Fingers crossed… 🙂

  27. lostinsydney says:

    hi, I came across another isbn 9782812304439 published by Hachette Livre, Editions Du Chene.
    And it has you (Kerrin Rousset) as a translator

    isbn 9781902686714 was published on 1st November 2010 (Scriptum)
    isbn 9782812304439 was published on 16th March 2011 (Hachette Livre, Editions Du Chene)

    I’m confused which one to get! I understand Hachette Livre published the original french isbn 9782812300639, and it looks like they have gone ahead and published english version too?
    Maybe, they forgot to tell you! 😉

  28. Kerrin says:

    lostinsydney, hello there ! Thanks so much for sharing that link and those numbers. Sorry that it’s quite confusing. My translation was published in 2010 by both Scriptum Editions and Chêne. It looks like this new one above, dated March 2011, is simply a reprint. As long as you are certain to have the English edition, it will in fact be my translation – and they are all identical. Hope you enjoy !! 🙂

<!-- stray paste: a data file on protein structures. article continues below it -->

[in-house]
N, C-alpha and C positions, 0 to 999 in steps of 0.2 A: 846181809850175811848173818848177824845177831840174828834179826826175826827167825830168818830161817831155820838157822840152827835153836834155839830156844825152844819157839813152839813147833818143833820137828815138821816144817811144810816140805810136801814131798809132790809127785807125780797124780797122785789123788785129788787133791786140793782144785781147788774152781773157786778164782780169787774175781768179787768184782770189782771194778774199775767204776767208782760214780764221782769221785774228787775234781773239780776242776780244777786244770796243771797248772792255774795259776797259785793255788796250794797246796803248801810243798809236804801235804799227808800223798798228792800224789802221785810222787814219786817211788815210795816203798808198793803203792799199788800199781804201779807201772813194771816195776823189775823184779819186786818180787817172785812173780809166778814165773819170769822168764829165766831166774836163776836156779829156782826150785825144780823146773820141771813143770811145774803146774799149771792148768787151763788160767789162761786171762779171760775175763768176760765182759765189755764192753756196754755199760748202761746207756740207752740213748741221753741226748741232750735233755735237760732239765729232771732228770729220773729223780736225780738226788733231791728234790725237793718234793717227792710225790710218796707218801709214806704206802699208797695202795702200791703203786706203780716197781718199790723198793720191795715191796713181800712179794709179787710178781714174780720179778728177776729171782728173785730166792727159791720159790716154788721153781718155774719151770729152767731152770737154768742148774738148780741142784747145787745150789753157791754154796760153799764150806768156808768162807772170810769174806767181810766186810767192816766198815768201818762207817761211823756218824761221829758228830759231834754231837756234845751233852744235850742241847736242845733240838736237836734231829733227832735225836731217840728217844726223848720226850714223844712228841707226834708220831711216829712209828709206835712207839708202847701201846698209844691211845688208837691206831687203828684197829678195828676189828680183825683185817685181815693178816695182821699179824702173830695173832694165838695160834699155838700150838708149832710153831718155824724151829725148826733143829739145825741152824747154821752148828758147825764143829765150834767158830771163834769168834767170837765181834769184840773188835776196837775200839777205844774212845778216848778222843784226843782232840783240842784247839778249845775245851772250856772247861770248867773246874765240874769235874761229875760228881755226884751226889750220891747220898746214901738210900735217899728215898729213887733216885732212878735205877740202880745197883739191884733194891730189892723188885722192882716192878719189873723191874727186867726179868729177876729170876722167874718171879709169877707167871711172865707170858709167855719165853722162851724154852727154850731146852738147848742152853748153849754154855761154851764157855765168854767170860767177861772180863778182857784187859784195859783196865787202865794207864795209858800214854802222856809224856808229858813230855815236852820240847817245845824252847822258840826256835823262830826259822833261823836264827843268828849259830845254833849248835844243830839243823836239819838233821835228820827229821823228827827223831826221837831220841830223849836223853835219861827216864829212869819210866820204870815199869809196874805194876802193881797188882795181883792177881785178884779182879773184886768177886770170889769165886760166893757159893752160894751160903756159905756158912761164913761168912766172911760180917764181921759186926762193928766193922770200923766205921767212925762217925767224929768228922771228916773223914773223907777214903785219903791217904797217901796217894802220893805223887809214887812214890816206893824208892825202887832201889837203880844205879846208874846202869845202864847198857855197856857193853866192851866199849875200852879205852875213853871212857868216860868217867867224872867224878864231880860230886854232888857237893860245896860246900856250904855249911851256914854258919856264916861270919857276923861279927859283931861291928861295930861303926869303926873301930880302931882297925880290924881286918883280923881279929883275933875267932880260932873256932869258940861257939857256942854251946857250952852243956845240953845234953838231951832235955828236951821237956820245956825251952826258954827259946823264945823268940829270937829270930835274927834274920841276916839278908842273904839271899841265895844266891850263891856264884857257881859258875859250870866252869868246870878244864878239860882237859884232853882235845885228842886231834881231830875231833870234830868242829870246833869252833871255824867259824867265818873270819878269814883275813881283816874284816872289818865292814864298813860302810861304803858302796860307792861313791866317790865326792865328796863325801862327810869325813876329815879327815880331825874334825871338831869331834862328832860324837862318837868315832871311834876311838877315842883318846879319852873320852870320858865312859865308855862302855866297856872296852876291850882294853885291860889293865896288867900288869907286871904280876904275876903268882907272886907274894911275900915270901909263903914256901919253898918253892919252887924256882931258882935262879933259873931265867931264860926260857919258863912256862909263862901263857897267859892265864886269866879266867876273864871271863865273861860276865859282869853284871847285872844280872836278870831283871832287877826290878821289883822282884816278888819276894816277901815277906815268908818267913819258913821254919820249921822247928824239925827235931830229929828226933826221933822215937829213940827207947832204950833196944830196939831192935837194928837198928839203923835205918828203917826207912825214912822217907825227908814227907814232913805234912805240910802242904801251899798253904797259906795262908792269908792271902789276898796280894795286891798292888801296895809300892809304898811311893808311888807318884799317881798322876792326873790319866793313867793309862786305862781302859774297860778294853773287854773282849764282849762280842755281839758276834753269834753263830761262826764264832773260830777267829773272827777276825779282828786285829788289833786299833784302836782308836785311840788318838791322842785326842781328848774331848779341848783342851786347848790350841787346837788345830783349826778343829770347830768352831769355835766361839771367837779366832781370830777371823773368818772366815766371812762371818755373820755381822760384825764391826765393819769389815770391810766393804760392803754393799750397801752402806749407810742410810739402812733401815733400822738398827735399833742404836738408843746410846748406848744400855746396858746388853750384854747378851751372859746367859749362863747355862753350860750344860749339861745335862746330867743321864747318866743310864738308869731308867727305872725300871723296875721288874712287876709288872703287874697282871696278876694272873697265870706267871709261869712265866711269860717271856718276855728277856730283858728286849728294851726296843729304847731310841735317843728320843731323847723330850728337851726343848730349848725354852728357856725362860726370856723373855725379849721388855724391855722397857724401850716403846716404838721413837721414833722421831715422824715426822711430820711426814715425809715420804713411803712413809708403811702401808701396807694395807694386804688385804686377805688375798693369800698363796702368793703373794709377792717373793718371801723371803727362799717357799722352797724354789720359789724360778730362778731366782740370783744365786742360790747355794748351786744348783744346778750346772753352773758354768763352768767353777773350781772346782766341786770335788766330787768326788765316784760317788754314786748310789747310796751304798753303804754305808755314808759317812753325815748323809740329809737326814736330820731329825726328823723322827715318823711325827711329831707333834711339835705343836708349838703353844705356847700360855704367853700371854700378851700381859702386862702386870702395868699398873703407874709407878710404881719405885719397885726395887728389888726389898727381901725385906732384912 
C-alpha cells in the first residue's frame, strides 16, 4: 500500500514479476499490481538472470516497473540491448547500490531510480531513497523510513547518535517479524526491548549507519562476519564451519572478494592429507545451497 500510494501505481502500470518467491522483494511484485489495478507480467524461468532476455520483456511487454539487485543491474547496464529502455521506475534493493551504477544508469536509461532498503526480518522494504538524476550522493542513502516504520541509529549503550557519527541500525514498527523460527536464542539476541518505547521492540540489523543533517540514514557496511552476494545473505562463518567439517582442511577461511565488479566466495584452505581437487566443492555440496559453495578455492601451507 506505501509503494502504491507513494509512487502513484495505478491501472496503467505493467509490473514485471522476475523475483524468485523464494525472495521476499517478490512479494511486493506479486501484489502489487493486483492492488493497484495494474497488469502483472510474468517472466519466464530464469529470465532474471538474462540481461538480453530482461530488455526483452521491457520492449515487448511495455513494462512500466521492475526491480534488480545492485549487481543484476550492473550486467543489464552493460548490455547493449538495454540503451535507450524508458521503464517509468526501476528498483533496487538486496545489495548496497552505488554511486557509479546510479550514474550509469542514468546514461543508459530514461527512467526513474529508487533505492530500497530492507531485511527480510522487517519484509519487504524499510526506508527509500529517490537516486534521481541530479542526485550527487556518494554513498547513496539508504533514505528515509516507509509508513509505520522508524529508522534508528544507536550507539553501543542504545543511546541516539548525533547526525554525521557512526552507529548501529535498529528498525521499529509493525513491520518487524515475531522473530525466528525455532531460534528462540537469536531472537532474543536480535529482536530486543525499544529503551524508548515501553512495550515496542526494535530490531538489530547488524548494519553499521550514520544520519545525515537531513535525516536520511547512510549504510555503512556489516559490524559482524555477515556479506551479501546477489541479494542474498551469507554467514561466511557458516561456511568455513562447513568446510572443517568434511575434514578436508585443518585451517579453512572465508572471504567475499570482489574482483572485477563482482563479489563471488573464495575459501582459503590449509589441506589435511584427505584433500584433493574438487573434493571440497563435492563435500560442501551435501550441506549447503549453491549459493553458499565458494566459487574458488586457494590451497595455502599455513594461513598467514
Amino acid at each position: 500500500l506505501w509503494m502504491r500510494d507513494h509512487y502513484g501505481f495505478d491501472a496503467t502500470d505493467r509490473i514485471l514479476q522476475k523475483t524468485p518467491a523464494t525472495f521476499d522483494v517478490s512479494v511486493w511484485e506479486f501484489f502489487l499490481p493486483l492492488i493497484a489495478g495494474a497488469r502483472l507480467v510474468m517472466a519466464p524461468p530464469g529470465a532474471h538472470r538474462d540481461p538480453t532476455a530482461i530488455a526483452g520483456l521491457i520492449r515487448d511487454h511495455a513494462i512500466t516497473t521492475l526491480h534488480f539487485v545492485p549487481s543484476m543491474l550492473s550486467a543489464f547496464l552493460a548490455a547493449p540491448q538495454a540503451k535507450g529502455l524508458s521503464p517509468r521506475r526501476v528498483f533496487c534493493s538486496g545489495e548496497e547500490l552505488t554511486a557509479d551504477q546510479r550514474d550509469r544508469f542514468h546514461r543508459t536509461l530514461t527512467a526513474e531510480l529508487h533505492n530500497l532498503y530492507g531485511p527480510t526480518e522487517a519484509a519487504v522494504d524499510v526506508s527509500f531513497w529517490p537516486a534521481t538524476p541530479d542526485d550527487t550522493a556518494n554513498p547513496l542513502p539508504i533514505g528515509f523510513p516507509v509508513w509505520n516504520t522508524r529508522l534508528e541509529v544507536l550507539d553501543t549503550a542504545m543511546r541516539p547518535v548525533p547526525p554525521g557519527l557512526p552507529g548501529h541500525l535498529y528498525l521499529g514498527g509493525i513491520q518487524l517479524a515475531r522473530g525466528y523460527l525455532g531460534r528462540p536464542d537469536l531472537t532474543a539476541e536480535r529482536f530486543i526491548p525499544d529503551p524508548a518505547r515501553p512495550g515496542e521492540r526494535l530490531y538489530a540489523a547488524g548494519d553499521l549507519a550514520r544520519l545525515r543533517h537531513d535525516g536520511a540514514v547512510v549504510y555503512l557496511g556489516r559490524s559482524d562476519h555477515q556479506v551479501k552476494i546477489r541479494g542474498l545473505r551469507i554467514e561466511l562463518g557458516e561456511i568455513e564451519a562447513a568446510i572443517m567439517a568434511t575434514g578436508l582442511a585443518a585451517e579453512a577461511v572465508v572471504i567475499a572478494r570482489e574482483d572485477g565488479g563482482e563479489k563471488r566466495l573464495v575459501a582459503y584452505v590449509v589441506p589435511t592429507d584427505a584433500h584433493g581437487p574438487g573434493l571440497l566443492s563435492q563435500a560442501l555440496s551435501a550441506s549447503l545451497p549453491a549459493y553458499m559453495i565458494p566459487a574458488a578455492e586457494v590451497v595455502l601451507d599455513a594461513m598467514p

29. lostinsydney says:

    and there’s a reprint of reprint too, i think 😀

    hopefully it’s not in some other language because they have this in 5 languages including french

    i’ll let you know how i go!

  30. Dawn says:

    My husband just got me the English version of this book a couple of months ago for our anniversary. I’ve been baking like a fiend out of it ever since and blogging it along the way. I’m certainly learning a great deal and loving all of the wonderful treats that are coming out of it. Thanks for helping to bring this book to the Anglophone world!

  31. Judy says:

    Do you know if all other reprints are also boxed nicely as the one that you’ve shown in your picture? The ISBN 978-2812304439 seems to be the only one that I could find online that’s available for purchase for those of us in Canada, and there seems to be a reprint every few months!